The rapid growth of aerial adventure park operations and the increase in zip tours was a major area of focus in the new standards. There are only minor changes to definitions and to Chapter 1 (“Design, Performance and Inspection”). Chapter 3 (“Training”) only had changes to cited references.
Structurally, the significant changes to the standards book are in three areas:
1) removal of the appendices;
2) removal of the Practitioner Certification Standards; and
3) significant changes to the structure and requirements of Chapter 2, “Operations.”
Why the Changes?
Let’s examine these changes and the reasons for them.
1. The appendices are now available on the ACCT website (www.ACCTInfo.org) for members to access. Since at least the 6th edition, an effort has been made to make the standards themselves less of a “how to” document and more of a “do this at minimum” document.
2. The Practitioner Certification Standards (Chapter 4 in the ANSI/ACCT 03-2016 Standards) were also moved to the ACCT website and renamed “Practitioner Certification Structure and Requirements,” because this part of the standards is the structure of a certification program, not a set of standards that can be applied across the industry.
Additionally, unlike the remainder to the document, Chapter 4 has not undergone the rigorous ANSI process. These guidelines are important for certifying bodies, but do not rise to the level of standards.
The guidelines also include the appendices about the essential functions of a practitioner. Like the other removed sections, these are available on the ACCT website for members.
Diving into Chapter 2
3. The most significant change to the standards themselves is in Chapter 2, “Operations.” In Part C, “Staff Competencies” was changed significantly. It is now organized around three primary delivery approaches: facilitated, guided, and self-guided. In essence, the new standards now recognize that different programs function in different ways.
This change is important because it addresses the interaction of staff and participants, irrespective of the business model of the operation. For some time, industry professionals have been concerned about whether or not an operation is “commercial” and whether or not the “commercial” or “not-for-profit” status changes what should be required.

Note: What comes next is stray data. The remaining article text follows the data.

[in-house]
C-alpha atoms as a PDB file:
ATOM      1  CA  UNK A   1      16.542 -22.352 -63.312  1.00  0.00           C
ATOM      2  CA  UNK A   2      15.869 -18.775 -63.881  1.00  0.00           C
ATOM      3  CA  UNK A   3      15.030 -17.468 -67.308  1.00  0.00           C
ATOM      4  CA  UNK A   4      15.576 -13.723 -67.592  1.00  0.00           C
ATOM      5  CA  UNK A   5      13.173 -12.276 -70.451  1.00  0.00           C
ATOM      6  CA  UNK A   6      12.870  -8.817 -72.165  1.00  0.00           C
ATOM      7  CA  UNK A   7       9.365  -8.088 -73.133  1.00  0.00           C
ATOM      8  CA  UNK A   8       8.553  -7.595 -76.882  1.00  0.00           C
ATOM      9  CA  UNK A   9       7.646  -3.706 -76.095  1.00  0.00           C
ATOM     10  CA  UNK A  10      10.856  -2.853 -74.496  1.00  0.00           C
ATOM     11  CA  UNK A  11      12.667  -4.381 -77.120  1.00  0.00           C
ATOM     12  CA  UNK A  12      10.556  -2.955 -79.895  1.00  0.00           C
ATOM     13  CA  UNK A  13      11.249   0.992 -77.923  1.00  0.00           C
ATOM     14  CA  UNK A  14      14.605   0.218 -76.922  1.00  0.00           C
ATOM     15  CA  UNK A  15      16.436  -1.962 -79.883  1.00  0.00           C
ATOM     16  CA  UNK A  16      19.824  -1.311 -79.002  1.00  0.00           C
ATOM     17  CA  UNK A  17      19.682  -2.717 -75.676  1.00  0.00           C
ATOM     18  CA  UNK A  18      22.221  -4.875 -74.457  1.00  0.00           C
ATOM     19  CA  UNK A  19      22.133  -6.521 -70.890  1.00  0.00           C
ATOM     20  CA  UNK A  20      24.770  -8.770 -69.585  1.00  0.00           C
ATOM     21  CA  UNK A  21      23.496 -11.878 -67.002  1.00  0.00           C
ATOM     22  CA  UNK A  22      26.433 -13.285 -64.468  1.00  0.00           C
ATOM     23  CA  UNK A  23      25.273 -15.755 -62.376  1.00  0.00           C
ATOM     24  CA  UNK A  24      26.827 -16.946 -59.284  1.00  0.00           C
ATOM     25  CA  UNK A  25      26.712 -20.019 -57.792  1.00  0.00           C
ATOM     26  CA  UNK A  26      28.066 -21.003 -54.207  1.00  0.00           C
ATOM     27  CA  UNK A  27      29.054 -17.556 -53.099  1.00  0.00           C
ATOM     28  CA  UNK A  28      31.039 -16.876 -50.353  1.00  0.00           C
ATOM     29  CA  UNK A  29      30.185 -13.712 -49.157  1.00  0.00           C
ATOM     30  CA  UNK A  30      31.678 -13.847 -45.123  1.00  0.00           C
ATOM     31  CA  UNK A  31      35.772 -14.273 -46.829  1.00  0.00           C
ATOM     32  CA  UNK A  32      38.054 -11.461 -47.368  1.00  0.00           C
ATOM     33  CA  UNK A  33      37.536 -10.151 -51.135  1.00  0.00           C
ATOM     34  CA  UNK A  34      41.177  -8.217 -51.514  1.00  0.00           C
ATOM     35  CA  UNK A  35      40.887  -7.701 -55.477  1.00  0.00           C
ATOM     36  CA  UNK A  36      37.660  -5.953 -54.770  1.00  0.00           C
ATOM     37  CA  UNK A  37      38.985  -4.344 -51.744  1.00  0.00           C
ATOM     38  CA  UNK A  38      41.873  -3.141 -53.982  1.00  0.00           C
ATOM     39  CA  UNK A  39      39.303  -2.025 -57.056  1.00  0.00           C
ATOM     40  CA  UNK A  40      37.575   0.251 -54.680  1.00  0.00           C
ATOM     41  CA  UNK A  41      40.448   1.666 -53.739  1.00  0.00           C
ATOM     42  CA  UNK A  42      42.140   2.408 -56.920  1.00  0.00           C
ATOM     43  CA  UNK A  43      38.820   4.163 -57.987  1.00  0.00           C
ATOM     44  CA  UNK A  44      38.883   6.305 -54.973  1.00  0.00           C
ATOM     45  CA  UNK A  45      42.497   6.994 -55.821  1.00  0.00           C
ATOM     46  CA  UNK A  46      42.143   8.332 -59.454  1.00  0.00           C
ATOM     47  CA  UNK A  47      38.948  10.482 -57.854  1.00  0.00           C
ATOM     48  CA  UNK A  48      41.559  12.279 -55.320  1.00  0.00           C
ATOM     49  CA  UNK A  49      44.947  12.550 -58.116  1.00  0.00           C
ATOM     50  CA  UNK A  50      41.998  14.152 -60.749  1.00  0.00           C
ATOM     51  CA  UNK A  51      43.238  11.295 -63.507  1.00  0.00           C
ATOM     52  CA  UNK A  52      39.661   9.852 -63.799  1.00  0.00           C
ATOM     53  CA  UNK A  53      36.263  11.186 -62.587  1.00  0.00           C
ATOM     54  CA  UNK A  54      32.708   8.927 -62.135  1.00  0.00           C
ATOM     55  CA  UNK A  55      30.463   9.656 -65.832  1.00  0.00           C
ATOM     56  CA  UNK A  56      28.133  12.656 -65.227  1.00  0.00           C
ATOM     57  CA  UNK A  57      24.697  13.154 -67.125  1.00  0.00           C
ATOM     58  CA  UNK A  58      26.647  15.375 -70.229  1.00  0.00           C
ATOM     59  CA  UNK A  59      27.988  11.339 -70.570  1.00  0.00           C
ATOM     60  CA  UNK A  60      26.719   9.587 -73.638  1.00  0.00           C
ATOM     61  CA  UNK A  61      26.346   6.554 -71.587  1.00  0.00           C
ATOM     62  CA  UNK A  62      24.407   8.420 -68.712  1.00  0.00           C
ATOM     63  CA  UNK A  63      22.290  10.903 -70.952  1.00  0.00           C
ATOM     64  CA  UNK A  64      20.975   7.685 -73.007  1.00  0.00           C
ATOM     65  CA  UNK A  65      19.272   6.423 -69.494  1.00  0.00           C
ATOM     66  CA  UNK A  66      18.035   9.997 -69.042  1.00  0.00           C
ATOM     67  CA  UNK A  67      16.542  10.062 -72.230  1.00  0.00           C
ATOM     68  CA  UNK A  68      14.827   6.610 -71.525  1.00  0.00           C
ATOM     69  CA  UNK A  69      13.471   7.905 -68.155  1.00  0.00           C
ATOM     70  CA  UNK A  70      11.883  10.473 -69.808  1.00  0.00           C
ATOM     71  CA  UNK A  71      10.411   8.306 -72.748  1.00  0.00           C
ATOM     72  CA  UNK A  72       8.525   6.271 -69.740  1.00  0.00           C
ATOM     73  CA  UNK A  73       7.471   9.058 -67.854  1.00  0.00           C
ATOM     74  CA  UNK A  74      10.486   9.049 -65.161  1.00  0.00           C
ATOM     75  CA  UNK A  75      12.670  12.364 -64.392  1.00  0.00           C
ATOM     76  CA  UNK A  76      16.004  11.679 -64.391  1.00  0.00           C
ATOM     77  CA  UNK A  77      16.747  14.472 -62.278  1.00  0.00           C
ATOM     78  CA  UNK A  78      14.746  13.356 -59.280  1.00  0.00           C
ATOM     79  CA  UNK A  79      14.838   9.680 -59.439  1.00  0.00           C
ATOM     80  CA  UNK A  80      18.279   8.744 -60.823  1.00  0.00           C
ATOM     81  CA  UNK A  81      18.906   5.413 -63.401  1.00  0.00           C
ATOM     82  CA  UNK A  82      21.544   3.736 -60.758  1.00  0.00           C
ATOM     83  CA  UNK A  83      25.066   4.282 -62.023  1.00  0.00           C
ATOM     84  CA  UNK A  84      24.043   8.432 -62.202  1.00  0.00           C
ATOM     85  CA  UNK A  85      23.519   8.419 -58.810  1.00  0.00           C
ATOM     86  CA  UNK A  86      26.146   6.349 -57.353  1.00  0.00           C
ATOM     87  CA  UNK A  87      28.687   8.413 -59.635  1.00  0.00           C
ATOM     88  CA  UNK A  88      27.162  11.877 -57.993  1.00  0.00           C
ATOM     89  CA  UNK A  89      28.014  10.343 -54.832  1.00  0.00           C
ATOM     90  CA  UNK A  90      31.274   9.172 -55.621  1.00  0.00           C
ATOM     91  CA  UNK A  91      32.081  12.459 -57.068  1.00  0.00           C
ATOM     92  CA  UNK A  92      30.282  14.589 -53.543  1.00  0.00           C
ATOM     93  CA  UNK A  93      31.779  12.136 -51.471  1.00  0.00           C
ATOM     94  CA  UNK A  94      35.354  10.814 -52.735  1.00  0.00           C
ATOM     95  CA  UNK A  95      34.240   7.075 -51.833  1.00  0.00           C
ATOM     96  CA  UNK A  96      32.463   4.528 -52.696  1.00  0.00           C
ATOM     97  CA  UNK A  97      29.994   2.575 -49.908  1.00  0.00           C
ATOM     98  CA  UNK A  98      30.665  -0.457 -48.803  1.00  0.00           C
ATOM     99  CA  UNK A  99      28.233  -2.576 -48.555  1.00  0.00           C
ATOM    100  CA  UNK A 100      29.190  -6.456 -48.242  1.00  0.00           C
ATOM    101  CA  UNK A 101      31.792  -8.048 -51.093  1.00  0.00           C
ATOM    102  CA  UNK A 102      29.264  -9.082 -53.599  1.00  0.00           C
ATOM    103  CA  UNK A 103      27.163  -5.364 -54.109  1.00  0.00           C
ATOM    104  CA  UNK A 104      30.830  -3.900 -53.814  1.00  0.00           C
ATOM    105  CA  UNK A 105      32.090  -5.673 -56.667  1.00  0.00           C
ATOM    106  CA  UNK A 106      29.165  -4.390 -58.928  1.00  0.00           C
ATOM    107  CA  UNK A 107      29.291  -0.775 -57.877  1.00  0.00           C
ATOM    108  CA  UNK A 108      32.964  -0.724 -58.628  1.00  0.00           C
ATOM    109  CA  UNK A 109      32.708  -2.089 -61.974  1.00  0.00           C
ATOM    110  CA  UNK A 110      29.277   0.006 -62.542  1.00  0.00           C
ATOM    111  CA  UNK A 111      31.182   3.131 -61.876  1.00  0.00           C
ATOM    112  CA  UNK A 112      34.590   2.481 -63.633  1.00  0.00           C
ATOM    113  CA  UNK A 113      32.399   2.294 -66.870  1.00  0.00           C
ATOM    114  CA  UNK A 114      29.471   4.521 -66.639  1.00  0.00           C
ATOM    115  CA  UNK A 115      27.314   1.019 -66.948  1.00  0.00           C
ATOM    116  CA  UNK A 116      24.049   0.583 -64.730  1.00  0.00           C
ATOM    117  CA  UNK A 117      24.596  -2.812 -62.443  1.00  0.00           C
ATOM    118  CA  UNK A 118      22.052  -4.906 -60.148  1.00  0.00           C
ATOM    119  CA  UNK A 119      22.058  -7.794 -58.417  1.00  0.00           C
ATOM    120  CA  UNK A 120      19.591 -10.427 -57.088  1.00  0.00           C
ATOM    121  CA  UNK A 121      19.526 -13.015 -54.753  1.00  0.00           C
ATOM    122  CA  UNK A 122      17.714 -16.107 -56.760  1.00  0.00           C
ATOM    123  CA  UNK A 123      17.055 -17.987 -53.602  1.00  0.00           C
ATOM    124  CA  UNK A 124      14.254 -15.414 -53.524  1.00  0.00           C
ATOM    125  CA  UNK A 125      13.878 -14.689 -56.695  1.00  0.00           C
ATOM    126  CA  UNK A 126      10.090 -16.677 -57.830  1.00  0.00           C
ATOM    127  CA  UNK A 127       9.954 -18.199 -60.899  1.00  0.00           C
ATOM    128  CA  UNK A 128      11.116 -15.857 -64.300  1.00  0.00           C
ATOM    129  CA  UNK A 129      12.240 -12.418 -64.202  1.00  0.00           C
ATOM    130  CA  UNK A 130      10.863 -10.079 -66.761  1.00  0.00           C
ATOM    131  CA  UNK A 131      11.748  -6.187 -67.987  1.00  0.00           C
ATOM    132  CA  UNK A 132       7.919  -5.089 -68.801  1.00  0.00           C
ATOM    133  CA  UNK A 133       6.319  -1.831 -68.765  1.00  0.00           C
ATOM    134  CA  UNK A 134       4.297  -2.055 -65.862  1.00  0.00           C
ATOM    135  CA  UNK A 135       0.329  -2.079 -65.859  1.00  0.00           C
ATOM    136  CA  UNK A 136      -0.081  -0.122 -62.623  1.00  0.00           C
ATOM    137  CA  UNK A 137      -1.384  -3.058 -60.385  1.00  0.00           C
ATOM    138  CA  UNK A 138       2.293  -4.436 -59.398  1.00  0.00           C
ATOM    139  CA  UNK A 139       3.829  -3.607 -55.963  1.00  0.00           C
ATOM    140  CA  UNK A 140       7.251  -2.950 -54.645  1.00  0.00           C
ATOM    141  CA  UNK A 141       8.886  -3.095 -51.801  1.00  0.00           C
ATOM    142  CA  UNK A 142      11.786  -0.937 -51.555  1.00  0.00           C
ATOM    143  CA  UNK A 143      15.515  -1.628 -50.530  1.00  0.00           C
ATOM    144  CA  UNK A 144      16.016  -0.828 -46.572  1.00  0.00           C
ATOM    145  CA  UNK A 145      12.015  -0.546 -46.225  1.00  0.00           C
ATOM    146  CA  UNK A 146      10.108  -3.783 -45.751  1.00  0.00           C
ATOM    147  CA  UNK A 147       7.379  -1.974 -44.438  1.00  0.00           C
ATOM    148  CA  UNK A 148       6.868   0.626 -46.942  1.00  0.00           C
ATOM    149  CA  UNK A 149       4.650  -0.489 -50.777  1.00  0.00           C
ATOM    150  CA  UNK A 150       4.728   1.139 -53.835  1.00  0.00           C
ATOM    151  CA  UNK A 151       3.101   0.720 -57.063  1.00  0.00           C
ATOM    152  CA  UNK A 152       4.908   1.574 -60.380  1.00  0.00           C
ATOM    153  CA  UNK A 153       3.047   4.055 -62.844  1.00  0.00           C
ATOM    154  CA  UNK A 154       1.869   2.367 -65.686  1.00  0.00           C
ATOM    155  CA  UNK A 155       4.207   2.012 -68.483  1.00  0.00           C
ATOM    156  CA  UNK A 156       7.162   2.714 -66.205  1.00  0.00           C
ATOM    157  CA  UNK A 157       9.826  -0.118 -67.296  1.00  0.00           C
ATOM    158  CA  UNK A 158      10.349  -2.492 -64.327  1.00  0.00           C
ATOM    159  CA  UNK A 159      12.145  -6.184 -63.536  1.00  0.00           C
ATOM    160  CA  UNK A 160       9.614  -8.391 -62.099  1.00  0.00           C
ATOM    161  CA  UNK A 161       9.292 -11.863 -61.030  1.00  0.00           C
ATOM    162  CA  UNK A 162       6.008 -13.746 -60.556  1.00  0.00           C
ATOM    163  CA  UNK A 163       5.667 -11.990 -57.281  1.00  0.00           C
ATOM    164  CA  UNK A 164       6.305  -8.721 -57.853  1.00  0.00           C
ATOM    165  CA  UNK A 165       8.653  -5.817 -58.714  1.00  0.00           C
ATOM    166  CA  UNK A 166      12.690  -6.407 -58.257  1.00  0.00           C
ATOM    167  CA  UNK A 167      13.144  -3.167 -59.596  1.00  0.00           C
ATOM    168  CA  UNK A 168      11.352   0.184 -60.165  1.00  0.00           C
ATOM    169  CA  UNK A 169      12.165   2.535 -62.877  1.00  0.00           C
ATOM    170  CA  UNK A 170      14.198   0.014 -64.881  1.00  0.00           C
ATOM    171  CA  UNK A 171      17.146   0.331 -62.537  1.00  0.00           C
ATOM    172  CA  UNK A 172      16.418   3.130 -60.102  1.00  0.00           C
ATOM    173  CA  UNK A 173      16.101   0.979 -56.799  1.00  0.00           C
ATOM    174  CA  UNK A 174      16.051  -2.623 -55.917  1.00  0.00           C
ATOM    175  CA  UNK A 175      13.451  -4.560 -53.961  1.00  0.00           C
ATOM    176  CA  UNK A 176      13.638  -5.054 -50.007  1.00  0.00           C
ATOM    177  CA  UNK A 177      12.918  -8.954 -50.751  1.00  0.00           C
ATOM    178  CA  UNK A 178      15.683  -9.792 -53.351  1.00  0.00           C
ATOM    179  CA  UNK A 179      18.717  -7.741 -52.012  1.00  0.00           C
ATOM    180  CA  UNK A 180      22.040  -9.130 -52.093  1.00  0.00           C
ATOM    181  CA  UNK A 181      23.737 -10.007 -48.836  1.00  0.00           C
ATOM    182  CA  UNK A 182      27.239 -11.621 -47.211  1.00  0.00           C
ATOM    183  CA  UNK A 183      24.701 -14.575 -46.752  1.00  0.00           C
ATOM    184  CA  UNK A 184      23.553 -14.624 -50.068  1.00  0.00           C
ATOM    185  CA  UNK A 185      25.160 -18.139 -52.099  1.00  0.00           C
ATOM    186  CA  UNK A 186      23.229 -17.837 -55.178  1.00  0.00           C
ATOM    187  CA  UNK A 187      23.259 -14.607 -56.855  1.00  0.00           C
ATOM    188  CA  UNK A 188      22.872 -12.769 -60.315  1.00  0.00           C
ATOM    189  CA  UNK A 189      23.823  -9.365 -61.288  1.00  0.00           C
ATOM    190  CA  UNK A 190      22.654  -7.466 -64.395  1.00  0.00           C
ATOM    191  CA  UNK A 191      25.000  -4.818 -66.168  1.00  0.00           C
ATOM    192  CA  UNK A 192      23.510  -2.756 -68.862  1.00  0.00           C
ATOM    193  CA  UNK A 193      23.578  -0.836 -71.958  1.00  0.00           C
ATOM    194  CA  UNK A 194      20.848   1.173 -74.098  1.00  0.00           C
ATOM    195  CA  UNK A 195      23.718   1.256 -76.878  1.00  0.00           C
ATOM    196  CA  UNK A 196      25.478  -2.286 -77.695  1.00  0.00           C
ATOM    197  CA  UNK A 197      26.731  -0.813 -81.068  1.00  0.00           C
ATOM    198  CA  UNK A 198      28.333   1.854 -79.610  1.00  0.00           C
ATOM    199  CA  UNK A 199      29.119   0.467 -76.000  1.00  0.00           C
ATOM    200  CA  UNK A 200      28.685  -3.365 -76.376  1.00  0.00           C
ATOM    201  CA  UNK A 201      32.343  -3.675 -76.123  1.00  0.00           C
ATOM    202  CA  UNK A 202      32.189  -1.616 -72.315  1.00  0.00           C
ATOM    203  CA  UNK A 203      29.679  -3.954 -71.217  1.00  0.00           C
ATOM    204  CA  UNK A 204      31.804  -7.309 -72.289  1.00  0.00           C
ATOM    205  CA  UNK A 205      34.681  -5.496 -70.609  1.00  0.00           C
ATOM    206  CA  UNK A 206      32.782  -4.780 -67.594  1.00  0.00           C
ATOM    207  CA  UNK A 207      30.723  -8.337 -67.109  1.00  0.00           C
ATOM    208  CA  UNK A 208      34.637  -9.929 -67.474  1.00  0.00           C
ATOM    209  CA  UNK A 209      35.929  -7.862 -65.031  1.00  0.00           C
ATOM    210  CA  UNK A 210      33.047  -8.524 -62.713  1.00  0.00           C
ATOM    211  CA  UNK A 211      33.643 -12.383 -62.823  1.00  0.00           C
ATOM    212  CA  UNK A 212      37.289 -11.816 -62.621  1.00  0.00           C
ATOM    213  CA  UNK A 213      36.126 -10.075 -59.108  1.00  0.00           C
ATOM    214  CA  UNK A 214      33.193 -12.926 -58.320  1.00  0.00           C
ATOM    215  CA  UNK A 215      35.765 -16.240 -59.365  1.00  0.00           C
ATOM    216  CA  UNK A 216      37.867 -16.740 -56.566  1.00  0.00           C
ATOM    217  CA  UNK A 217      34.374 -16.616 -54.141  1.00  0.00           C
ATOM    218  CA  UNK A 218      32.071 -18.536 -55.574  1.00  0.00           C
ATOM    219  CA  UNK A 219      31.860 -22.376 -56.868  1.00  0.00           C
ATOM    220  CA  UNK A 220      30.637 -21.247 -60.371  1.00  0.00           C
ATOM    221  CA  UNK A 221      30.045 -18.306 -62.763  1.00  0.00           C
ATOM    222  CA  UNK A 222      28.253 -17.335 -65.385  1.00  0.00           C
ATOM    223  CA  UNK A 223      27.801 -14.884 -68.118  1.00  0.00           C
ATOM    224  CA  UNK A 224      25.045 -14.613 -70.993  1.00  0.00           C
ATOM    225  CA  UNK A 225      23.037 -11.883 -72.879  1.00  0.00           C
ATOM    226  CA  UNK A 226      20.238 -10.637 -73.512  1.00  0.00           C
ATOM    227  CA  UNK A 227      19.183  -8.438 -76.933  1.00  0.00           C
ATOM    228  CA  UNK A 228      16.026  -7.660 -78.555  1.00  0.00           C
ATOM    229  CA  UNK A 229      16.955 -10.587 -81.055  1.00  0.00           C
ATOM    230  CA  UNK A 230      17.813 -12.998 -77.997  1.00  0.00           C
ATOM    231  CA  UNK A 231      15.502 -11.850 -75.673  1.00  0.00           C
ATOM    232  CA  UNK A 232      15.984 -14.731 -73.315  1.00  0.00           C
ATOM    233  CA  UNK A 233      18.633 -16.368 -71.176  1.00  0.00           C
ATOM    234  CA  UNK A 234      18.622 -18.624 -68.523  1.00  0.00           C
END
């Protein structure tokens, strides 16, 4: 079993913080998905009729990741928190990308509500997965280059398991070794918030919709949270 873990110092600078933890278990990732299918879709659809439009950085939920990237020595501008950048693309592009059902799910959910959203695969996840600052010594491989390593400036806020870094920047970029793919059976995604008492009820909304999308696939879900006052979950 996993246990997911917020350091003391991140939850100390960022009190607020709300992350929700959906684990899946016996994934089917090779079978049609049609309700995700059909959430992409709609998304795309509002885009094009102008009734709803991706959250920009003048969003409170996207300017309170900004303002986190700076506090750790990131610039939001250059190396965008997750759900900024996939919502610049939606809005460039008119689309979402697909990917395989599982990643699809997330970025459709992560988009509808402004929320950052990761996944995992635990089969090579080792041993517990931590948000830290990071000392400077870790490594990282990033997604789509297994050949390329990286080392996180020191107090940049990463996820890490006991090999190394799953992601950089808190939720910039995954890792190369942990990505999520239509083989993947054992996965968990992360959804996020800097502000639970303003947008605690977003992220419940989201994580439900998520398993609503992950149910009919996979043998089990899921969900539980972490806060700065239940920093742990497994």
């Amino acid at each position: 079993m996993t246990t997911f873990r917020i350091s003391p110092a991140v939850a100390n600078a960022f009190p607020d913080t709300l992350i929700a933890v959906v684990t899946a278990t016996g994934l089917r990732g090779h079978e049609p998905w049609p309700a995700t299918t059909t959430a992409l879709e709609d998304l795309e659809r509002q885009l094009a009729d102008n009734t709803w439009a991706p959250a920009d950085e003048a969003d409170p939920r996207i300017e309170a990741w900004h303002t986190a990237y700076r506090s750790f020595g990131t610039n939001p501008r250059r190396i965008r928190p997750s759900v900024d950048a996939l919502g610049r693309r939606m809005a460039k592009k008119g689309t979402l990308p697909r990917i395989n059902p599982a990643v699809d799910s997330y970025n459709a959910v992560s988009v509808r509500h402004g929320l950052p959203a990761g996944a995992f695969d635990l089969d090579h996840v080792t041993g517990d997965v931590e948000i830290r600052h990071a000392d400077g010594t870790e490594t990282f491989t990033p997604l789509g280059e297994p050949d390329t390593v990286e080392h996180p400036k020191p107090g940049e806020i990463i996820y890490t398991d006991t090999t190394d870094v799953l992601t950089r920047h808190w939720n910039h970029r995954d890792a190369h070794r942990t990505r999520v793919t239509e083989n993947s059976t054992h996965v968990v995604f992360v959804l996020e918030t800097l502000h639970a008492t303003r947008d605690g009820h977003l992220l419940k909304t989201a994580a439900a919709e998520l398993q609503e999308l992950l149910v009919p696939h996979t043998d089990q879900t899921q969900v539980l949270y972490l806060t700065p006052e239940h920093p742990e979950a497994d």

The reason for this change is straightforward. There are for-profit companies doing therapy and education, and not-for-profit organizations running massive adventure parks. From a safety and standards perspective, the business model is irrelevant. What matters is whether the systems work.
Also in Chapter 2, “Facilitation” has become “Interpersonal/Program Management” and crafted to better reflect the wide variety of ways industry staffers interact with participants. How staff interacts with participants in a therapeutic setting, as opposed to an adventure park setting, has always been a challenge to standards writers. The new definition addresses this challenge in a reasonable way.
Additional changes in this section: There is greater detail in “Facilitated Challenge Courses: Activities Using Life Safety Systems,” which should help programs better document and train staff for their job requirements. There is more detail in discussion of zip line operations, to make these requirements clearer. A new section titled “Self-Guided Courses: Aerial Adventure/Trekking Parks” specifically addresses the operation of these newer types of attractions.
All of these changes adjust the foundation of our industry, and as the industry evolves, we’ll ultimately need to update them in the future. Regardless of business model, those operating challenge course elements should do so with an eye toward providing students and guests with a rewarding experience and minimum risk. That’s the intent of the newly-released standards, and will continue to be ACCT’s primary focus going forward.
Scott Andrews has been part of the challenge course and adventure education industry for more than 35 years. He has been a facilitator, Outward Bound instructor, course manager, builder, inspector, zip guide and chair of an ACCT Standards Writing committee. He currently works to assure the industry has good relations with regulators and efficient, effective regulation. He can be reached at the ACCT offices.